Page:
There are many types of interviews that are designed to serve many different purposes, but you should always keep the basic Interview Formula in mind:
Establish Rapport → Exchange Information→ Close the Interview
When establishing rapport, a couple of things happen. The tone of the interview is set and first impressions are made. It’s not always possible to change these things, so do whatever you can to not start the interview off wrong.
Regardless of your current title or the opportunity that you are interviewing for, a good leader must first be a great follower. So always follow the Interview’s lead. If they are super formal, you want to be super formal.
However, if they are informal, be careful. Interviewers sometimes make small talk in order to put interviewees at ease. It’s okay to relax a little, but never break your professional demeanor. I like to call it, “formally casual.”
Remember not to reveal too much personal information or answer any illegal questions while establishing rapport in a formally casual environment.
This part of the formula is probably the simplest to explain, yet the most difficult for candidates to maneuver. The Exchanging Information stage is your opportunity to sell your skills and let the interviewer know what you have to offer the organization. It is also your chance to determine if the organization is a great fit for you.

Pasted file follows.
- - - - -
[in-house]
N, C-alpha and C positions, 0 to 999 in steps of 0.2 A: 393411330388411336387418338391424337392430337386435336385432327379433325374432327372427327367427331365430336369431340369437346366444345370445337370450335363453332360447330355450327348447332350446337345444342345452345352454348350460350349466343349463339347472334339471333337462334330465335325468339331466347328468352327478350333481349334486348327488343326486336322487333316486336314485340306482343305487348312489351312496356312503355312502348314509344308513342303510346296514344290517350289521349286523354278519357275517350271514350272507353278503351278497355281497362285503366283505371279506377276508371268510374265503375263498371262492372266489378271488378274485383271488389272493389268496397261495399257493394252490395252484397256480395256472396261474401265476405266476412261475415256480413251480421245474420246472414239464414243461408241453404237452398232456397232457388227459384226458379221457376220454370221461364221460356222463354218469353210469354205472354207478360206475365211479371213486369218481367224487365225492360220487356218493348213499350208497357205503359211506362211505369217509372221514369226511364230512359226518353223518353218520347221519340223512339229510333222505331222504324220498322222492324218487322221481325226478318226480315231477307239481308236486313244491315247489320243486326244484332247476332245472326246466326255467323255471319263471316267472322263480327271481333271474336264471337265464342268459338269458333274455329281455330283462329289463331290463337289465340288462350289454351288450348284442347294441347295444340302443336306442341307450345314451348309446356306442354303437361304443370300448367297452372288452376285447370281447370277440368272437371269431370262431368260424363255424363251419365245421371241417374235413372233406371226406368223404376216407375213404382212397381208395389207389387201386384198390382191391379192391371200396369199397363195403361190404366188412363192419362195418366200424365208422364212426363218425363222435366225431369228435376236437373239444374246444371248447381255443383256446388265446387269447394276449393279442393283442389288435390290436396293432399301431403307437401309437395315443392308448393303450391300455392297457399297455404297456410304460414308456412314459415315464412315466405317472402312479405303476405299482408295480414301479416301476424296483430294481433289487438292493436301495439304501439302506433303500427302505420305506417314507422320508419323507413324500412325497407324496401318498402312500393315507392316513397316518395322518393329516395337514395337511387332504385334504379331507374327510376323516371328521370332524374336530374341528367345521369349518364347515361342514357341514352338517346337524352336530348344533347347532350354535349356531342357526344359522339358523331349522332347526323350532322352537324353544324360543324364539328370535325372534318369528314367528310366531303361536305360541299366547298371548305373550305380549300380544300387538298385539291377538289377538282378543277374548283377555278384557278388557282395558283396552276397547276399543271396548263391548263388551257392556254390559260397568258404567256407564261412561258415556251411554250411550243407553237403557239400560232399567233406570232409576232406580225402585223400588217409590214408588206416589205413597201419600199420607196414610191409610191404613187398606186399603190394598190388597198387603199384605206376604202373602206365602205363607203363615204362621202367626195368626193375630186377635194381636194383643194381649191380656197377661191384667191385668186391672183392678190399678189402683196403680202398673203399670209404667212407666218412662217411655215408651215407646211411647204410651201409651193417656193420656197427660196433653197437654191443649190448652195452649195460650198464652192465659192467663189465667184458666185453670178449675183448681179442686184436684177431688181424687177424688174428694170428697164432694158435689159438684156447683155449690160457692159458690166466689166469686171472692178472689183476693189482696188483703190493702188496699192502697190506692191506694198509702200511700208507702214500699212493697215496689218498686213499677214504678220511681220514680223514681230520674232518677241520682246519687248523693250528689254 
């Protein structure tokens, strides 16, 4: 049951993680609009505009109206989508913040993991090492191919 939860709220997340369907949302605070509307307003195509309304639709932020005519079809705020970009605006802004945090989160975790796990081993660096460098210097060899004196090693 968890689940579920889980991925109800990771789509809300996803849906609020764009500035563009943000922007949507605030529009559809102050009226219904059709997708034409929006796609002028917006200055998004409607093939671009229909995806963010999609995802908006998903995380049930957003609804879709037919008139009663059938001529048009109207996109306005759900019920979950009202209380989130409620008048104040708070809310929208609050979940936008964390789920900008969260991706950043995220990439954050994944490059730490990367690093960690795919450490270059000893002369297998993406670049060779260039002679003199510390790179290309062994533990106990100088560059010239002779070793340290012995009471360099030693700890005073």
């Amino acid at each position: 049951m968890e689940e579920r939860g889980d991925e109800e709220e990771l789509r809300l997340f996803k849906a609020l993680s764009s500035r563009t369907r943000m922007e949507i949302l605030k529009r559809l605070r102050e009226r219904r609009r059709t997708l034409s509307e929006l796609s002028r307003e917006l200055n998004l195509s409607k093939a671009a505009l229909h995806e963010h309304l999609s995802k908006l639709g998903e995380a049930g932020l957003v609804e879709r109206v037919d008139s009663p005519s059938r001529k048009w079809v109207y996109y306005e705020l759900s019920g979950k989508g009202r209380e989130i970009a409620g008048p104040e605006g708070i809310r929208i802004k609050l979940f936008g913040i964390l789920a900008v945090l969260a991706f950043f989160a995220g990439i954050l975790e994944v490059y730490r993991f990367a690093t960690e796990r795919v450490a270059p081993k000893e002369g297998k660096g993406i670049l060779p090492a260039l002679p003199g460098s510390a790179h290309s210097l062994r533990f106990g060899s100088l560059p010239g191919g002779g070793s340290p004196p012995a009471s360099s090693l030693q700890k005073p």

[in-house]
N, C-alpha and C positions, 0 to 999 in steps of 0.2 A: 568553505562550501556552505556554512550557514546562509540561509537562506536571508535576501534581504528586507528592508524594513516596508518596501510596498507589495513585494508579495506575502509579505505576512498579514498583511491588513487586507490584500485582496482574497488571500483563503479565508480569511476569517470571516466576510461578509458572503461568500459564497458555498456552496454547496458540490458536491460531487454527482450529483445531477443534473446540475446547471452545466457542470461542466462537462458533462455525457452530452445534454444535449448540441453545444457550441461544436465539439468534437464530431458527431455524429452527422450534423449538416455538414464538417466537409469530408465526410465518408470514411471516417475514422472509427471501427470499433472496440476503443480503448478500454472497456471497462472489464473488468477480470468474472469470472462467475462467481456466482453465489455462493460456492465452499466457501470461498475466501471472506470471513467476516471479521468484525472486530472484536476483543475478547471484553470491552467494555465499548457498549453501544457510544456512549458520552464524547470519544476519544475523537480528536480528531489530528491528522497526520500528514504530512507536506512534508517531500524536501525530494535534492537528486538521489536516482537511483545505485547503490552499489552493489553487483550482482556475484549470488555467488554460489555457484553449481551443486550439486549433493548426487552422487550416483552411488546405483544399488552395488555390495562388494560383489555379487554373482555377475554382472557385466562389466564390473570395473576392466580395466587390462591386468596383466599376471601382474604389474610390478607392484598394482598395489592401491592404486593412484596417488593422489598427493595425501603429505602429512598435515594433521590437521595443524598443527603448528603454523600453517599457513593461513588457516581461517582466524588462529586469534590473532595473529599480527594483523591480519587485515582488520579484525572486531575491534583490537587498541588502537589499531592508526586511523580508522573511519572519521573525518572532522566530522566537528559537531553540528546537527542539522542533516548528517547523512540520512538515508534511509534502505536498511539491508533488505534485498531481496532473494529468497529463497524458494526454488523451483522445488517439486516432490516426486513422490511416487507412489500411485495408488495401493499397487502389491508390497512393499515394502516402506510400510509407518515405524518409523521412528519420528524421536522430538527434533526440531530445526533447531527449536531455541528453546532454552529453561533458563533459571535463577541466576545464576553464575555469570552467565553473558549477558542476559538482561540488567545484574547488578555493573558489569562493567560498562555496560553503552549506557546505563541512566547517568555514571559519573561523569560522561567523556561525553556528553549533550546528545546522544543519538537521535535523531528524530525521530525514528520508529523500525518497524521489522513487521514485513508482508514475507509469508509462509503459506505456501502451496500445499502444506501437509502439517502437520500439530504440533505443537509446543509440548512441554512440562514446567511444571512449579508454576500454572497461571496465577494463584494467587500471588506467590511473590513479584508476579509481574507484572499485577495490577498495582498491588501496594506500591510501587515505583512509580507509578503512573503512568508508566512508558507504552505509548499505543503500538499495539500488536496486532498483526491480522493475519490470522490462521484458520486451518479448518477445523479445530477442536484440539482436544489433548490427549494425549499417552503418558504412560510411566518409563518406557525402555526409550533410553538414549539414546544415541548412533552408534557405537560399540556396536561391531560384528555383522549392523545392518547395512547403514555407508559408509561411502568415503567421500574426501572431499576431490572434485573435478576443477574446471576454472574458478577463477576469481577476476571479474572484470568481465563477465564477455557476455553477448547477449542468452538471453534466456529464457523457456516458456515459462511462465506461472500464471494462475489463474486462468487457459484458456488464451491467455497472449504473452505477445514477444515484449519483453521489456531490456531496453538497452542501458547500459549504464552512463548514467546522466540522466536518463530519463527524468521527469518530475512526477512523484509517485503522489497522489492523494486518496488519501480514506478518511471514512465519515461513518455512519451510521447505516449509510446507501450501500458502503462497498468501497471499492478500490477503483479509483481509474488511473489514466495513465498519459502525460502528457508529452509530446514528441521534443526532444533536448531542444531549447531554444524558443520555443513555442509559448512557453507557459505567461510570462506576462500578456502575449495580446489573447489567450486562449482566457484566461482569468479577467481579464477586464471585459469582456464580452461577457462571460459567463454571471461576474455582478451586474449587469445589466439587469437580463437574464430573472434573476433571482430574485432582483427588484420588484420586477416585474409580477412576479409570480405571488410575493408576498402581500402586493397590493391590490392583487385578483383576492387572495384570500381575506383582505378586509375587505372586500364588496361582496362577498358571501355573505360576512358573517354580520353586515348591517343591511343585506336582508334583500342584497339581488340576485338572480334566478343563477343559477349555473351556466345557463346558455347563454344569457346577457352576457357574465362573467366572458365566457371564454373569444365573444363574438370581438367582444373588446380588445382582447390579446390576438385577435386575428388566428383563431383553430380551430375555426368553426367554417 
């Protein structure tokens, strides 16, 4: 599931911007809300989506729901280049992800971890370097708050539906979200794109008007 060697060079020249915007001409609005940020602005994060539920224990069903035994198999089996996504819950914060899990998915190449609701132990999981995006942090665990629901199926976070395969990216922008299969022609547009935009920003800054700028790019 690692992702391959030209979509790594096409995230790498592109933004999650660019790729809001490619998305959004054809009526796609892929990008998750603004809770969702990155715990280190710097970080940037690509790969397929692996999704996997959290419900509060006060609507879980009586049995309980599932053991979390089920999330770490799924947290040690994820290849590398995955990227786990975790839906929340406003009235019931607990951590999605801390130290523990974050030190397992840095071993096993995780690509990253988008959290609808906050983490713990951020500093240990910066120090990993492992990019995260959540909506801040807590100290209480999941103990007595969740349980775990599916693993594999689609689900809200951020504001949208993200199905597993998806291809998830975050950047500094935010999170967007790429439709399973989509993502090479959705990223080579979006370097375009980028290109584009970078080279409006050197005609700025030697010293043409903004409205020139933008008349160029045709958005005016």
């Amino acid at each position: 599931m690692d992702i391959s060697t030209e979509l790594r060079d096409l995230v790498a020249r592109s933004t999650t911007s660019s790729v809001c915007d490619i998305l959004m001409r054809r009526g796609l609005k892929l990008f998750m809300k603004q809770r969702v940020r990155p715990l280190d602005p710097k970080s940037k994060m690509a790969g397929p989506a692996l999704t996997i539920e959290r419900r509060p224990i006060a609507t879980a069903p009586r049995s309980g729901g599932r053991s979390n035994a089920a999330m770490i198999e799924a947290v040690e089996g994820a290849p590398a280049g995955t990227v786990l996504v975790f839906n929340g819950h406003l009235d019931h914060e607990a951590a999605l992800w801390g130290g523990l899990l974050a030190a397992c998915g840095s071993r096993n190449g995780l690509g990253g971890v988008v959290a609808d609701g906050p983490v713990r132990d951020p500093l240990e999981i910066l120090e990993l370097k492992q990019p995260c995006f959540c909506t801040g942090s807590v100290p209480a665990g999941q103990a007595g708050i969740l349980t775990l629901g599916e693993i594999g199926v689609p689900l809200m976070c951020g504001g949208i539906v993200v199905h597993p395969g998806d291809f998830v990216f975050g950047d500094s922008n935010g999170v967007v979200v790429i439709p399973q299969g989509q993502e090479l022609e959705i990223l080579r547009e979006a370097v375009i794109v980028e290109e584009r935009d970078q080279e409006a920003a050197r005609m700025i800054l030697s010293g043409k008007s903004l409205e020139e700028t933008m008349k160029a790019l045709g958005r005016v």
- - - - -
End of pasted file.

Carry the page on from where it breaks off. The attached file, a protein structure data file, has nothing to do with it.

Believe it or not, some organizations appear to be great when doing research via material printed by them. That’s why this stage is so important. You, the candidate, get to compare what’s written to a personal experience.
Closing the interview
At the close of the interview, you will be asked if you have any questions or anything else to add. Of course you do! If not, it’s probably safe to assume that you are no longer interested in the opportunity.
The Closing stage is a great time to get clarification on any unanswered questions or unclear thoughts.
Interview formula tips
- Maintain confidence throughout the interview by smiling and making eye contact
- Participate in small talk if casual conversation arises. Keep your answers short, positive and professional. (Please don’t tell your life history or your family’s life history)
- Don’t play with your jewelry, pen, buttons, etc during the interview. It’s distracting.
- Show your interest by asking questions and getting clarification on some of the things that you may have researched about the company.
- Thank the Interviewer and shake their hand at the end of the interview
- Ask about the next steps in the Interview Process
- Offer to leave a sample of your work or portfolio, if applicable